This article is published in partnership with the National Coalition of STD Directors (NCSD) as part of our joint series on STD Awareness.
As supporters of STD prevention, you are likely aware that April is designated as STD Awareness Month. Like us, I know that many of you worked diligently to increase awareness about the impact of sexually-transmitted diseases on the lives of Americans and shared messages on STD prevention.
The Centers for Disease Control (CDC) Division of STD Prevention set the stage for 2012 STD Awareness Month as a platform to encourage health care providers to talk to their young patients about STD testing and sexual health. This is a priority for us as one of the most vulnerable populations in the United States is adolescents and young adults.
In fact, we recently revised Division priorities, and health care providers are in a prime position to call attention to all of our new focus areas:
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- Protect the future health of adolescents and young people.
- Protect men who have sex with men.
- Sound the alarm on multi-drug resistant gonorrhea.
- Eliminate congenital syphilis.
Why is STD Awareness Month important?
Every year STDs cost the U.S. health care system $17 billion—and cost individuals even more in immediate and long-term health consequences.
Data show that sexually active teens and young adults are at increased risk for STDs when compared to older adults.
Estimates suggest that even though young people represent only 25% of the sexually experienced population, nearly half of all STD cases occur in young people aged 15 to 24.
But there is good news!
Most STDs are treatable, and many are curable – early detection through testing is key. Yet, stigma, inconsistent or incorrect condom use, access to health care, and a combination of other factors contribute to high rates of STDs among teens and young adults.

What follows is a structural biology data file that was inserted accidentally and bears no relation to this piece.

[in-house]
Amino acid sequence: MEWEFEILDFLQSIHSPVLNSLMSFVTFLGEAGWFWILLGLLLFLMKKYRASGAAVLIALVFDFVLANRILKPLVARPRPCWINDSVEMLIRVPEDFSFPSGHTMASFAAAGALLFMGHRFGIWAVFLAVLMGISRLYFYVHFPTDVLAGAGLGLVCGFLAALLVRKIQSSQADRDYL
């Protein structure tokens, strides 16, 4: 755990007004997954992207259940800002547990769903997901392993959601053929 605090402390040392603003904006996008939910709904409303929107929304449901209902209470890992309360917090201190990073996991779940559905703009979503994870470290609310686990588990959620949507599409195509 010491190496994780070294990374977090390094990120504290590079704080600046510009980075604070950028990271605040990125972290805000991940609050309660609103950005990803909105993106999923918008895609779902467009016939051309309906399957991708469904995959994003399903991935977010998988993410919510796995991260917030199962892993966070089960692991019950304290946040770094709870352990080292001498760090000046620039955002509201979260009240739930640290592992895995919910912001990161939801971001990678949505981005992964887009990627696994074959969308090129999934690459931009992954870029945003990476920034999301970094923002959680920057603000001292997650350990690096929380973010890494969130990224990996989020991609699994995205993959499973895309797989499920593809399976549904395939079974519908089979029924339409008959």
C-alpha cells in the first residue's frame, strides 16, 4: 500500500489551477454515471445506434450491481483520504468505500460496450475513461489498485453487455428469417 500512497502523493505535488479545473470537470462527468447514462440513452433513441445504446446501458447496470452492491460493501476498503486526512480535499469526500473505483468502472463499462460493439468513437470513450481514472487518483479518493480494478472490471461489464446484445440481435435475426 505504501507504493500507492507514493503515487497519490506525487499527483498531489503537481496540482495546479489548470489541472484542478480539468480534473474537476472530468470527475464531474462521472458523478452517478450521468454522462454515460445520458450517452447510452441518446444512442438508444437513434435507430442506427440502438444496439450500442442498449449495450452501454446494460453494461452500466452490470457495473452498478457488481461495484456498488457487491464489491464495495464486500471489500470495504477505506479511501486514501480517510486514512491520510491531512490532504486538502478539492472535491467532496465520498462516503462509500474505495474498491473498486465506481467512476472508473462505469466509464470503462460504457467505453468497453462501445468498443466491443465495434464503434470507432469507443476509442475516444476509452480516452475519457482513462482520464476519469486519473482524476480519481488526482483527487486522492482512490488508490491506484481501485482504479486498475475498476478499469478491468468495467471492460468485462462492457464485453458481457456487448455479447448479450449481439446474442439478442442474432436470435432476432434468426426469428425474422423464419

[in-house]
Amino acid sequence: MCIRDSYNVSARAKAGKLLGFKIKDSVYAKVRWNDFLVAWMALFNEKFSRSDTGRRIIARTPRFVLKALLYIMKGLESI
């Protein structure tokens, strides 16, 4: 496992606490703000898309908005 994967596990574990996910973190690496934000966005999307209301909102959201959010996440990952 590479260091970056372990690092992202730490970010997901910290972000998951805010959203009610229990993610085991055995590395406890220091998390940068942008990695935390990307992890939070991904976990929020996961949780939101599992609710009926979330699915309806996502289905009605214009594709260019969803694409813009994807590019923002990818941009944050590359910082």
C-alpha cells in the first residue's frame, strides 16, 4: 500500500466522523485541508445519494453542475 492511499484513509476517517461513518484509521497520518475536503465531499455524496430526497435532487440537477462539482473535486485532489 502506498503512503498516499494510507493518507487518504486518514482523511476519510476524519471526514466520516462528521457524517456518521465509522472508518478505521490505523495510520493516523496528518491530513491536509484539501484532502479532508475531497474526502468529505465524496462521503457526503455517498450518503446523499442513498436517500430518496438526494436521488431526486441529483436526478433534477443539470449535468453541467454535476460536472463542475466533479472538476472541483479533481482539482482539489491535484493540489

Primary care physicians, pediatricians, and other health care providers play an important role in ensuring young people receive correct information and comprehensive health care. Providers and the information they share are respected by patients. Research shows that adolescent patients feel primary care settings are an appropriate place to discuss sexual health and would like their providers to initiate such discussions.
What can providers do to help adolescents and young people avoid STDs?
- Build and maintain a culture of privacy and confidentiality for your adolescent patients.
- Take a sexual history. Discuss it during a patient’s first visit, during routine preventive exams, and when there are signs or symptoms of STDs. Discuss the five “Ps” with your patients: partners, practices, protection from STDs, past history of STDs, and pregnancy prevention.
- Encourage STD testing among sexually active young people. Of the nearly 16 million sexually active women aged 15 to 25 in the United States, only 38 percent report being tested within the past year for chlamydia. This means more than 9 million young sexually active women were not screened as CDC recommends. CDC recommends annual chlamydia screening for all sexually active women aged 25 and younger.
- Adhere to screening recommendations. CDC recommends annual screening for chlamydia for all sexually active women aged 25 and under.
Providers can find additional resources through CDC.
Looking back at SAM 2012
This year’s activities included:
- CDC developed a webpage for physicians that provides resources on how to discuss STDs and testing with young patients.
- Dr. Bolan discussed the role healthcare providers play in educating young patients about sexual health and STD prevention in a radio podcast.
- CDC Director Tom Frieden (@DrFriedenCDC) conducted a Twitter Chat with his followers to increase dialogue between providers and their young patients about sexual health and STDs.
- Young people were encouraged to find a nearby STD testing center by visiting http://www.findSTDtest.org or texting their zip code to 498669.
- CDC.gov highlighted STD Awareness Month as a CDC feature.
- Staff in the Division of STD Prevention re-launched the STD Awareness Resource Site which includes materials, education tools, and information to support STD awareness and prevention activities.
- For the fourth consecutive year, CDC partnered with MTV, the Kaiser Family Foundation, and Planned Parenthood Federation of America to promote the GYT: Get Yourself Tested campaign. GYT informs young people about STDs, promotes STD testing (“get yourself tested”), and encourages your people to talk to their partners, health care providers, and parents about STD prevention (“get yourself talking”). The campaign is housed at gytnow.org.
Get More Information:
CDC’s STD Web site
Taking an Adolescent’s Sexual History – Podcast featuring DSTDP Director Dr. Gail Bolan
Guide to Taking a Sexual History [PDF – 219KB]